Hong Kong police chief Stephen Lo has confirmed that police are using tear gas, rubber bullets and bean bags to clear protesters around Admiralty.

See also: ‘Do not try to break the law’: Hong Kong’s no. 2 official urges protesters stop occupying roads and leave

china extradtion occupy

Addressing the media, he deemed the anti-extradition law protests on Wednesday a “riot” though ruled out asking the People’s Liberation Army for assistance or imposing a curfew.

See also: Emotional leader Carrie Lam says she ‘sacrificed’ for Hong Kong, as police use tear gas, rubber bullets to clear protests

china extradtion occupy
Photo: HKFP.

Lo said police were forced to take action as “protesters would have used metal bars to stab our colleagues.”

china extradtion occupy

See also: ‘Hong Kong will bleed’: Hong Kong police use tear gas as protesters try to storm legislature

china extradtion occupy

“Concerning whether or not the police should take the blame, I think all of us should think about who initiated the violence,” he said.

In a video message issued at around 1pm, Chief Secretary Matthew Cheung said people occupying roads should go back to the pavements as soon as possible so that traffic can resume: “I urge people who gathered to keep calm, restrained, and disperse peacefully as soon as possible, and do not try to break the law.”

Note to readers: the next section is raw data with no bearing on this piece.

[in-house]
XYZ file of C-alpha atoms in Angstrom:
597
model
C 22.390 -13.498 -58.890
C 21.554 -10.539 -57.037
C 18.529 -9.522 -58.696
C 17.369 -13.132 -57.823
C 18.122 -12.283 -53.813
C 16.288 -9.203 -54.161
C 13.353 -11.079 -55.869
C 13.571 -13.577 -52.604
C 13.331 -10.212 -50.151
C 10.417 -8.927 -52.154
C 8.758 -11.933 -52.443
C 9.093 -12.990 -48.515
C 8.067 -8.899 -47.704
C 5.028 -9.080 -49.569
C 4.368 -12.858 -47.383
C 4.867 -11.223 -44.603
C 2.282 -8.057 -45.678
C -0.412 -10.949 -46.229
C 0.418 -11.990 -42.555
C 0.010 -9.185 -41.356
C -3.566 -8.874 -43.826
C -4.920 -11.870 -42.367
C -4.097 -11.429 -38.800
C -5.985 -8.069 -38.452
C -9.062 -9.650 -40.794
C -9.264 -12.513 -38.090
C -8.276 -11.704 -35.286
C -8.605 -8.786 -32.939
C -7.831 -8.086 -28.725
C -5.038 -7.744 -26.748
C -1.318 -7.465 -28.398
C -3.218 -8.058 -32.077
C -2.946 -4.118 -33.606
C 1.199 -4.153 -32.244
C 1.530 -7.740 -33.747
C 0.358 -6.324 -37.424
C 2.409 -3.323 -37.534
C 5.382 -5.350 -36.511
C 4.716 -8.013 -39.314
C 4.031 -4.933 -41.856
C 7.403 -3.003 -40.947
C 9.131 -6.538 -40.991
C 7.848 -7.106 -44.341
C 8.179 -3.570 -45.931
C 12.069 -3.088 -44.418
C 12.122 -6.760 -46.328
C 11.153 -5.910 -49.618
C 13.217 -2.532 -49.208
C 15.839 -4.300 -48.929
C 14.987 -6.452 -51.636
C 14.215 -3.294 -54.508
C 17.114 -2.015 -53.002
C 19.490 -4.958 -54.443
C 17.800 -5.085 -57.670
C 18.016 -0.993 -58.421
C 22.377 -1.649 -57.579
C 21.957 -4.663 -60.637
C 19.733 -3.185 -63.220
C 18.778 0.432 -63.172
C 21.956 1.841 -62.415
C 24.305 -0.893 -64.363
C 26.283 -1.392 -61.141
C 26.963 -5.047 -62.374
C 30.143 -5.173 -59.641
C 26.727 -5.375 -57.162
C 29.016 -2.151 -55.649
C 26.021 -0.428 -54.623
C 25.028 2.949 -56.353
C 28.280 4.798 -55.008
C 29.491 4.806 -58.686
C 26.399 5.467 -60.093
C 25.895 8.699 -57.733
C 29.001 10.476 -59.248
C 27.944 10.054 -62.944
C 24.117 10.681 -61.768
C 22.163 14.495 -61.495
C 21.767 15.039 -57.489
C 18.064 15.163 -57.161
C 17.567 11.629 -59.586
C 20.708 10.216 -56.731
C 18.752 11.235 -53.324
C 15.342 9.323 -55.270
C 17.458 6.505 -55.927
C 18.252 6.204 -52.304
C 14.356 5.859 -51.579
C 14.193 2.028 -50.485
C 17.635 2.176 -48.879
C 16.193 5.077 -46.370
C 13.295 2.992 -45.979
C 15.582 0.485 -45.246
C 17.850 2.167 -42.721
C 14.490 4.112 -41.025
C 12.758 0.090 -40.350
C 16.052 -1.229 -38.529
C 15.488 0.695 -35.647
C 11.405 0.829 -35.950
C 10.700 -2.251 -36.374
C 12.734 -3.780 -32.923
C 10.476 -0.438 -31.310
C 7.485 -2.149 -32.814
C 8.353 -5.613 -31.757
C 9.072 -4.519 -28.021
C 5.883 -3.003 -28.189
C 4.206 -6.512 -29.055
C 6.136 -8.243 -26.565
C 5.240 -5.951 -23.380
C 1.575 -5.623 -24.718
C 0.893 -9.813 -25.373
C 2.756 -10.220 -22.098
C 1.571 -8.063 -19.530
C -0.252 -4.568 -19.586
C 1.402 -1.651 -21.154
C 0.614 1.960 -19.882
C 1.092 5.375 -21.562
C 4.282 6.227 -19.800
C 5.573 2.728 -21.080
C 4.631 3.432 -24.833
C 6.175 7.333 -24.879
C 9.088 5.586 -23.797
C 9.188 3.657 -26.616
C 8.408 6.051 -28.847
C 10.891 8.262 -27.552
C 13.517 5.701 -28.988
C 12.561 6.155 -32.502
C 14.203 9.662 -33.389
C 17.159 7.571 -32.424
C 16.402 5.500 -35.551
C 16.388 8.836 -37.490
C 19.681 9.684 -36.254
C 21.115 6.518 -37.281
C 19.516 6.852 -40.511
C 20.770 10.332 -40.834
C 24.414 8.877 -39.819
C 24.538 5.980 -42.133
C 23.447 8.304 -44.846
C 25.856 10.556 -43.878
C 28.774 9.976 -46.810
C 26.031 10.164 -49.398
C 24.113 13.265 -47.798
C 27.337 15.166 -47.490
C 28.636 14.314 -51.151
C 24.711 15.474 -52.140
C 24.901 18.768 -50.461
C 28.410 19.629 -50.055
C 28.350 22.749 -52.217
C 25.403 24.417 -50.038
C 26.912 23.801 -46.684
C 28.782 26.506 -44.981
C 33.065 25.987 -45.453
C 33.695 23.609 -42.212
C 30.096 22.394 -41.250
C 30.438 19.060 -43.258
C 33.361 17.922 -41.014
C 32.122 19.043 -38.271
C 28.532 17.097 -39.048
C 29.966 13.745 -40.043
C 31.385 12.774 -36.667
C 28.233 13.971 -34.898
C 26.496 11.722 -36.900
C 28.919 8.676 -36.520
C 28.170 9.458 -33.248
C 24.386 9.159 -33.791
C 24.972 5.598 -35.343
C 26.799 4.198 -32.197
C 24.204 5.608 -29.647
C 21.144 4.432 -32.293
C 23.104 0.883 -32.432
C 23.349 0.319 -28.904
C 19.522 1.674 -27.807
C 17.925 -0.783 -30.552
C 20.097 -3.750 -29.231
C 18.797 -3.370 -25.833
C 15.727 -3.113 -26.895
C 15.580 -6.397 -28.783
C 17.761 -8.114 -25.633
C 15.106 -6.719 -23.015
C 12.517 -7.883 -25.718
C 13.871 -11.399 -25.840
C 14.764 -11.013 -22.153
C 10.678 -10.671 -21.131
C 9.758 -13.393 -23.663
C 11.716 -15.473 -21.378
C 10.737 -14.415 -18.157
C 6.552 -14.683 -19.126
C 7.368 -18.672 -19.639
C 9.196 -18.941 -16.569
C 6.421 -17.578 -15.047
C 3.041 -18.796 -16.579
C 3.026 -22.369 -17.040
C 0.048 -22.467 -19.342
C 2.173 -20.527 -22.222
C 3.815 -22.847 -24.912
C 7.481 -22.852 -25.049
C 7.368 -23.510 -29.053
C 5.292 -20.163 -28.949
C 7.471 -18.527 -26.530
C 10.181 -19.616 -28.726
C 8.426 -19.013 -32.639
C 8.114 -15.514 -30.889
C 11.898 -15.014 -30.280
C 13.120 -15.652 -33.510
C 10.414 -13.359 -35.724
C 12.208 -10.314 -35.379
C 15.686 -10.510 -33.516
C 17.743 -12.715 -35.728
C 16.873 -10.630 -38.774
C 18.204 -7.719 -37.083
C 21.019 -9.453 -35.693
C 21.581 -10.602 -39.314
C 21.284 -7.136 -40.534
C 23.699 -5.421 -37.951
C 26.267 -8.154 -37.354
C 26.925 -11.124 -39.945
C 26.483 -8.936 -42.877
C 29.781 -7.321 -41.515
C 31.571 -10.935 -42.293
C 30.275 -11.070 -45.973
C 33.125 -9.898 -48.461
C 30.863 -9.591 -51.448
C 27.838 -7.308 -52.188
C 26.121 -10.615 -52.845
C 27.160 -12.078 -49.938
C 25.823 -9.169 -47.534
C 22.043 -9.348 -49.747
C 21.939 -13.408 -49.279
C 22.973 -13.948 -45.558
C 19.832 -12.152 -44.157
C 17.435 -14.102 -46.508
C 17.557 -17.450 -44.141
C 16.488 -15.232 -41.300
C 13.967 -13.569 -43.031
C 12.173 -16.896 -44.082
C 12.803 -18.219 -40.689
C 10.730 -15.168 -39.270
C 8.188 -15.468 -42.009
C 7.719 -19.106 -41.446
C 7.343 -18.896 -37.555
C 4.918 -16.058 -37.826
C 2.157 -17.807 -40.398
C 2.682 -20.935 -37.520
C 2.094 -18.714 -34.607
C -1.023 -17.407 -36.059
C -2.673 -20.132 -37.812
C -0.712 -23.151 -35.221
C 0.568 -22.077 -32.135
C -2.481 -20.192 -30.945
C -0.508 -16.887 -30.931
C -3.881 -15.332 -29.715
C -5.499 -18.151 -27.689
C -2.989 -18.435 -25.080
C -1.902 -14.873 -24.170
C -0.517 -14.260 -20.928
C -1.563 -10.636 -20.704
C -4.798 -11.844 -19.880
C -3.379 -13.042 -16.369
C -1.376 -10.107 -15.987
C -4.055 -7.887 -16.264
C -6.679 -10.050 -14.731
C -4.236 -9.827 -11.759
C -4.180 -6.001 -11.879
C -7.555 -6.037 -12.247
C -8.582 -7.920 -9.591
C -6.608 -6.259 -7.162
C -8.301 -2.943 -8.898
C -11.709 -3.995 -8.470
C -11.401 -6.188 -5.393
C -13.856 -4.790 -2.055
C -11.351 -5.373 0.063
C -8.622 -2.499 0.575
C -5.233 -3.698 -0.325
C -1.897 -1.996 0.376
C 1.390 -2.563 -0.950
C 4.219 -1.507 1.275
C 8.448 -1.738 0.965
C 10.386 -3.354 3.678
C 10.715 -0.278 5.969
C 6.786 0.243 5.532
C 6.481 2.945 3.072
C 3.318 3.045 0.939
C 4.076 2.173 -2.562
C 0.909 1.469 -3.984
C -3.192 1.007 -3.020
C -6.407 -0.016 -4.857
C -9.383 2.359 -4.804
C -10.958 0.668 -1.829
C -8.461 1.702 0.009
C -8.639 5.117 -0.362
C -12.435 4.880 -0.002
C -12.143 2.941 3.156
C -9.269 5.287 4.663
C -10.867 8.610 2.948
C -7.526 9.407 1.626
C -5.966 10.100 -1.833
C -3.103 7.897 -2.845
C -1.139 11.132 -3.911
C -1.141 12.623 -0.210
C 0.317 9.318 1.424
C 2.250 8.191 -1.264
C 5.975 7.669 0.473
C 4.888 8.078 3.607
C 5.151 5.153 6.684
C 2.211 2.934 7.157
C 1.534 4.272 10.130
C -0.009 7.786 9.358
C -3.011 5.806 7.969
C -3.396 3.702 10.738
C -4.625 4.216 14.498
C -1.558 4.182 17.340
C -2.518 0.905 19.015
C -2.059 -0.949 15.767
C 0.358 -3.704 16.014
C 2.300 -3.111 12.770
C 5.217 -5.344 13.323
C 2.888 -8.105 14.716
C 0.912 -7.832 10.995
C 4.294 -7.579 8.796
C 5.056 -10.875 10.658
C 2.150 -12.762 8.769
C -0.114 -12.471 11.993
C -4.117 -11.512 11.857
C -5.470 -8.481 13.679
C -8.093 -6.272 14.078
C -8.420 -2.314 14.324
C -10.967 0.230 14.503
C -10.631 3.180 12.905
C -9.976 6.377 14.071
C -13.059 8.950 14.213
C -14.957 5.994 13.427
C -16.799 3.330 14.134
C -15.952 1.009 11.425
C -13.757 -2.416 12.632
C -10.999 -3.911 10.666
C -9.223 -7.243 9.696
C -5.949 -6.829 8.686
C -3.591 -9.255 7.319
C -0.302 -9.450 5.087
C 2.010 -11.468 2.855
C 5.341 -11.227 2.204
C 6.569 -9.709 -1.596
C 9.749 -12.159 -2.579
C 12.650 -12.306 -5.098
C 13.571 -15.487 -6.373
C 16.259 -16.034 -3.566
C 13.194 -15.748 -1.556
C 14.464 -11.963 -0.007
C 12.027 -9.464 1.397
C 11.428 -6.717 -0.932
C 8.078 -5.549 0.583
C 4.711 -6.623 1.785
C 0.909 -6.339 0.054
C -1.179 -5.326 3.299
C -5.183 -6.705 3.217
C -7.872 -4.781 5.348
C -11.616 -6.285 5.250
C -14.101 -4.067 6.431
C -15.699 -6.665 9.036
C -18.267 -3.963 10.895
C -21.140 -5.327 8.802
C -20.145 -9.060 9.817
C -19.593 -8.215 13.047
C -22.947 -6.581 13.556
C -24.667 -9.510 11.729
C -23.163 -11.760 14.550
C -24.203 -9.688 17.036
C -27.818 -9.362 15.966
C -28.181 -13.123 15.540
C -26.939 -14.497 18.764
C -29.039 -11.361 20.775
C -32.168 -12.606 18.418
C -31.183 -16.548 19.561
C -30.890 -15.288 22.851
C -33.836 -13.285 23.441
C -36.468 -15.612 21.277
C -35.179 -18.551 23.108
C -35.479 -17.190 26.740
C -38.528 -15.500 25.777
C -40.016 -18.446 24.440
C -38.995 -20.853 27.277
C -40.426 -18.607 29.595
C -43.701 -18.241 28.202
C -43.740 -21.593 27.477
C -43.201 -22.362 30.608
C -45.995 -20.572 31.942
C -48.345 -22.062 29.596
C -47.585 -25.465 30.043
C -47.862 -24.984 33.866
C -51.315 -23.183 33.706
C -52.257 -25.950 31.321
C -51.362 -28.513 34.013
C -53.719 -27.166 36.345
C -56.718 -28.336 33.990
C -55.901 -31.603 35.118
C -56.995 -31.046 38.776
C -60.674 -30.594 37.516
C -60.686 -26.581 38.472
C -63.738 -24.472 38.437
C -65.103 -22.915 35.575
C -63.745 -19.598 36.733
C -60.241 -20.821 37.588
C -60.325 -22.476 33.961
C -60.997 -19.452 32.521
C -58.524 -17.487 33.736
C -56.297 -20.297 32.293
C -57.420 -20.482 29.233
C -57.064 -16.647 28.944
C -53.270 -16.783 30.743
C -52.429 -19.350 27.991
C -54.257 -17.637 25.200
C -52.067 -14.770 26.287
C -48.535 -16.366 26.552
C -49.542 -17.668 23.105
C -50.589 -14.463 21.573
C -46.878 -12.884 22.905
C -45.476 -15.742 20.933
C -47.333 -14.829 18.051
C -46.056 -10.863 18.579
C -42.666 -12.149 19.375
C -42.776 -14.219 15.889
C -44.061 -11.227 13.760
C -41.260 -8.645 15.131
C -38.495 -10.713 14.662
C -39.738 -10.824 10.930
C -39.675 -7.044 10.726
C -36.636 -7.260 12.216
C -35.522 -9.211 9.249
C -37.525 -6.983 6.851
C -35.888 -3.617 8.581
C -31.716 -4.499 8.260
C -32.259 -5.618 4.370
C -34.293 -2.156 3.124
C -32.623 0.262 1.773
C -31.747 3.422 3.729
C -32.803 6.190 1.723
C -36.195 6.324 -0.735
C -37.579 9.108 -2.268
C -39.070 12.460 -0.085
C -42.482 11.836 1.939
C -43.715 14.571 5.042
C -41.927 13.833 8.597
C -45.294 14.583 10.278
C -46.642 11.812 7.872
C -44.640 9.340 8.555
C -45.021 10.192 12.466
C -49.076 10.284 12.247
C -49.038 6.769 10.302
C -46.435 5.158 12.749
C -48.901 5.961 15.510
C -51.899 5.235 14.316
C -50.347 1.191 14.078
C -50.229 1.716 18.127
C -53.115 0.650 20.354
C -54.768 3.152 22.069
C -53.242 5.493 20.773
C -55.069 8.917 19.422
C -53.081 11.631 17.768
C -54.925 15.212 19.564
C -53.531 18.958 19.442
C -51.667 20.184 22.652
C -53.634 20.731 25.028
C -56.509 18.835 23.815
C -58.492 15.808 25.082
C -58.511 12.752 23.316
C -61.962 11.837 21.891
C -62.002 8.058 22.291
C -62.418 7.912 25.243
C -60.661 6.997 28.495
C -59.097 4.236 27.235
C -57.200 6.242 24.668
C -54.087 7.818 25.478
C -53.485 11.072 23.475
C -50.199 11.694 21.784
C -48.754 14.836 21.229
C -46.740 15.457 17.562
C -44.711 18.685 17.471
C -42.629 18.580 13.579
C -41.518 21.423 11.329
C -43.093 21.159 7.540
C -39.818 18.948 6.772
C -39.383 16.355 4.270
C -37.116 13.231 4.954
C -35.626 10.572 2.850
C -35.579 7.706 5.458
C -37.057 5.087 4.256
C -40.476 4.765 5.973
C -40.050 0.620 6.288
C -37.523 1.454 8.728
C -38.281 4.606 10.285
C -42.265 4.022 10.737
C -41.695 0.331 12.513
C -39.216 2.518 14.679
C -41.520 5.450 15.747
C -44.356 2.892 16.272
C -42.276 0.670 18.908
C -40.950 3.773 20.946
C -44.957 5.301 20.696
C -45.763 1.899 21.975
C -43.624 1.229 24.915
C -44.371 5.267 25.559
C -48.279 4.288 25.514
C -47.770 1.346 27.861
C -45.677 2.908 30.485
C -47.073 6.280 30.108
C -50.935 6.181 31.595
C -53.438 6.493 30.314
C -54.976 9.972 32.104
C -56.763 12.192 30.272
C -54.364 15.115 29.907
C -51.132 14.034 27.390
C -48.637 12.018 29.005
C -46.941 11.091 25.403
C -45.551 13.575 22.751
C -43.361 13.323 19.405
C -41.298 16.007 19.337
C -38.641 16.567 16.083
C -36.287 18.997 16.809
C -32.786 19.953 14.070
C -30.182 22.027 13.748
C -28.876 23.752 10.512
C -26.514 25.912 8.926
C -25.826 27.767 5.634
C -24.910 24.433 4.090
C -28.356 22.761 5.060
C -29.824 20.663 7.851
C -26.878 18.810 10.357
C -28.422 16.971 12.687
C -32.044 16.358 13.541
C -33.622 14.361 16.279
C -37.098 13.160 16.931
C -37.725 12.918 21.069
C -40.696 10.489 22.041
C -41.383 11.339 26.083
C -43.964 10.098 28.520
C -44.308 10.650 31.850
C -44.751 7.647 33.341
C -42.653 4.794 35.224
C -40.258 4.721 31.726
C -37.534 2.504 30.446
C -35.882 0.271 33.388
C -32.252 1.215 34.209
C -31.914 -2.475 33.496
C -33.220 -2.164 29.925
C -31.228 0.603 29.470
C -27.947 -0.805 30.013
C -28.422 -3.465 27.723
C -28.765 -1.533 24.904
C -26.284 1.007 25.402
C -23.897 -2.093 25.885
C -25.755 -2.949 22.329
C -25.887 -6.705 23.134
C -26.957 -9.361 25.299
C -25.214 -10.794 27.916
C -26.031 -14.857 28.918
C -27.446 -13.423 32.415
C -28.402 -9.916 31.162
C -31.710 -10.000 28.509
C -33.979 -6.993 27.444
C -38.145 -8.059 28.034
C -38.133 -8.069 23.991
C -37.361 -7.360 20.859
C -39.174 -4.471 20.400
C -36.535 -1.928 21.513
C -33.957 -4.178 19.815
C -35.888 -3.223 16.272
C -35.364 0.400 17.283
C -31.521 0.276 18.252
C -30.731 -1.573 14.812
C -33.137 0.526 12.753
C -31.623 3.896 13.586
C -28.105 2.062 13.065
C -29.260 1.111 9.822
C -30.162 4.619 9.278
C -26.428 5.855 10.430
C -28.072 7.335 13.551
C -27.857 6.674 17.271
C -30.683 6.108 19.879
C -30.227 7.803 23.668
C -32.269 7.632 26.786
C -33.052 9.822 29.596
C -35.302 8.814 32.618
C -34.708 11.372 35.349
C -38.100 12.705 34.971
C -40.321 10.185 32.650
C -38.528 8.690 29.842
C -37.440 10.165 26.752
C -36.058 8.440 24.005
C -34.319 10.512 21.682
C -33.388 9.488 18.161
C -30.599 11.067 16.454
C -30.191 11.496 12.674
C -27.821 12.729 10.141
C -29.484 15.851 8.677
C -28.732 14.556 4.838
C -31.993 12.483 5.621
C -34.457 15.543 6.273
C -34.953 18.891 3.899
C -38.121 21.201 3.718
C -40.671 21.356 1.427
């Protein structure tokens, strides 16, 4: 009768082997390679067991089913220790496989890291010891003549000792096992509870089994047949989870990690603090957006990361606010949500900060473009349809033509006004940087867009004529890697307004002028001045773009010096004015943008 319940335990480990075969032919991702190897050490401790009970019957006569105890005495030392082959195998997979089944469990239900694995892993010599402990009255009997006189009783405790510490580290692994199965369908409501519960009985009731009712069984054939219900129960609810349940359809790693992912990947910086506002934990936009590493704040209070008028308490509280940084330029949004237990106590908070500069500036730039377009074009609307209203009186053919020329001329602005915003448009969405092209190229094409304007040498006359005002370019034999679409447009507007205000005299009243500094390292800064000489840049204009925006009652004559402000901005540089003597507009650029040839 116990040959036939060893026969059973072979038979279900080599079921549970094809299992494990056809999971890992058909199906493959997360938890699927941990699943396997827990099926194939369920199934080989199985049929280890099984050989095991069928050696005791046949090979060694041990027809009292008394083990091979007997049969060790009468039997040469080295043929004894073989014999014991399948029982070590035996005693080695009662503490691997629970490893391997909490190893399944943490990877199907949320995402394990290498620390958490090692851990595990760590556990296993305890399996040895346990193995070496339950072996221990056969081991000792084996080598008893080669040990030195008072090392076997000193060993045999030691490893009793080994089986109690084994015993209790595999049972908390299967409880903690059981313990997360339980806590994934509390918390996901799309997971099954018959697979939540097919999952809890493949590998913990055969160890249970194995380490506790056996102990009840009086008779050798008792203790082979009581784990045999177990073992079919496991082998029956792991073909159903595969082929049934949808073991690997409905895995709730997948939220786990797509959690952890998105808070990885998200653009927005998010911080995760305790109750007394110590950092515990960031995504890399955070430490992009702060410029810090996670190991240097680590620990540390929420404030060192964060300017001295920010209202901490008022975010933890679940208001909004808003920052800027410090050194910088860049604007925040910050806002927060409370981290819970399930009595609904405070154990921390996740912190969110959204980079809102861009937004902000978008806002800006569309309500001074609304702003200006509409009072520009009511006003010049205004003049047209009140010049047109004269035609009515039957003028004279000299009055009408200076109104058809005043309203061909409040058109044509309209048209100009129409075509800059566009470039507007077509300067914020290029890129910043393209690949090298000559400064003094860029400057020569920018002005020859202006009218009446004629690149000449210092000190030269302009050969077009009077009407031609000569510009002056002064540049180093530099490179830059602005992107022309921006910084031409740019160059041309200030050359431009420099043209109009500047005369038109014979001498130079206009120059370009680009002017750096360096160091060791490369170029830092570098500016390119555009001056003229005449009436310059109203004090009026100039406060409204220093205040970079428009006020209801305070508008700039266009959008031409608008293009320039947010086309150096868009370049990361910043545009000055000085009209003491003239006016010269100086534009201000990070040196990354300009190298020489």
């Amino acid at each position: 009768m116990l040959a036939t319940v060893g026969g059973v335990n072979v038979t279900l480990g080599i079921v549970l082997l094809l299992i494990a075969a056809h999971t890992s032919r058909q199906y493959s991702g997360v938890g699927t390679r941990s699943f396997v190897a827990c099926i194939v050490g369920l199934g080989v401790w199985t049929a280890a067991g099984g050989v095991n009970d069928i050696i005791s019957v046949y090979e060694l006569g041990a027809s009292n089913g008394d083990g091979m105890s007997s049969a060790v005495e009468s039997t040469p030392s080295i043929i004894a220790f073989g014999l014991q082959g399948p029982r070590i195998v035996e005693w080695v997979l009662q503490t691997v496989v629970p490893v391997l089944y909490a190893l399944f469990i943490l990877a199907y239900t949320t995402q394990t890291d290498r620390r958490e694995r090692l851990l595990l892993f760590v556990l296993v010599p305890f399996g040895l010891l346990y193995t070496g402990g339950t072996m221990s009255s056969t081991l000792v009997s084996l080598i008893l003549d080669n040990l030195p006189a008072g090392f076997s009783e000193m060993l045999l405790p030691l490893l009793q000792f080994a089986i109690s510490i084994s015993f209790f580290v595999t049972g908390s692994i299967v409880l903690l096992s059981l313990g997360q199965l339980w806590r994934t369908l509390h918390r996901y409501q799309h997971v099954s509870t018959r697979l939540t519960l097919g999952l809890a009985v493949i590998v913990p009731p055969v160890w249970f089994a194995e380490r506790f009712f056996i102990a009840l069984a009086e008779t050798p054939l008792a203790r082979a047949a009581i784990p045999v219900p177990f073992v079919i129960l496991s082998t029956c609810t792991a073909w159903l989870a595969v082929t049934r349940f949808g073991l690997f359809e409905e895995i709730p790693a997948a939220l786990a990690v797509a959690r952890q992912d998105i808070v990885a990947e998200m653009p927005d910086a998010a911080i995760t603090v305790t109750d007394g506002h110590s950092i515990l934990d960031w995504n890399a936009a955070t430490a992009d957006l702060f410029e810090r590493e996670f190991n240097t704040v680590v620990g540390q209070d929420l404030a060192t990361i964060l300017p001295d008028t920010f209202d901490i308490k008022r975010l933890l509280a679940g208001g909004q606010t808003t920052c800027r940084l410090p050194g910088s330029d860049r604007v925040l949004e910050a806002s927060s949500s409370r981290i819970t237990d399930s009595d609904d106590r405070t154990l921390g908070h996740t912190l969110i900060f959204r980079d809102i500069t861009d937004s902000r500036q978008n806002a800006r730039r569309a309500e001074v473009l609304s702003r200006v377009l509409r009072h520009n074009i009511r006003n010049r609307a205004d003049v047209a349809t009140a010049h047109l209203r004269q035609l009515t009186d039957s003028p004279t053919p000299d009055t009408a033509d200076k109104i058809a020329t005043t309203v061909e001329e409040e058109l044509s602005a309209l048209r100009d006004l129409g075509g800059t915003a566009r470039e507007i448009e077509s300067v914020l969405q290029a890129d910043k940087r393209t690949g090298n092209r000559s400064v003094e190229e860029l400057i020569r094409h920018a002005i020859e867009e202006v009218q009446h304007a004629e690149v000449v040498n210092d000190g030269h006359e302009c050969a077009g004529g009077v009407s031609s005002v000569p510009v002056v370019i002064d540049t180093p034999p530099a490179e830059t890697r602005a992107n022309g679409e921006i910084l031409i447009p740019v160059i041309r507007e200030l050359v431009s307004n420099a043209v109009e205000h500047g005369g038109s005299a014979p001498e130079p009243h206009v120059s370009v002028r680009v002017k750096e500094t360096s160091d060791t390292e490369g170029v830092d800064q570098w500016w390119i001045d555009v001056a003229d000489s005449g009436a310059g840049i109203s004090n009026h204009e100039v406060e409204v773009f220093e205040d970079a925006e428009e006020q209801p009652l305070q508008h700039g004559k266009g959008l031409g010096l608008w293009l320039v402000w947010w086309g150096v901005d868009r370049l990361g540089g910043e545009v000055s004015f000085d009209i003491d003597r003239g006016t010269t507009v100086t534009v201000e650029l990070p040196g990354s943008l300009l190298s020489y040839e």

The legal amendments were tabled in February to allow the city to handle case-by-case extradition requests from jurisdictions with no prior agreements, most notably China and Taiwan.

It would enable the chief executive and local courts to handle extradition requests without legislative oversight. However, democrats, lawyers, journalistsforeign politicians and businesses have raised concerns over the risk of residents being extradited to the mainland, which lacks human rights safeguards.

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Tom Grundy

Tom is the editor-in-chief and founder of Hong Kong Free Press. He has a BA in Communications and New Media from Leeds University and an MA in Journalism from the University of Hong Kong. He has contributed to the BBC, Euronews, Al-Jazeera and others.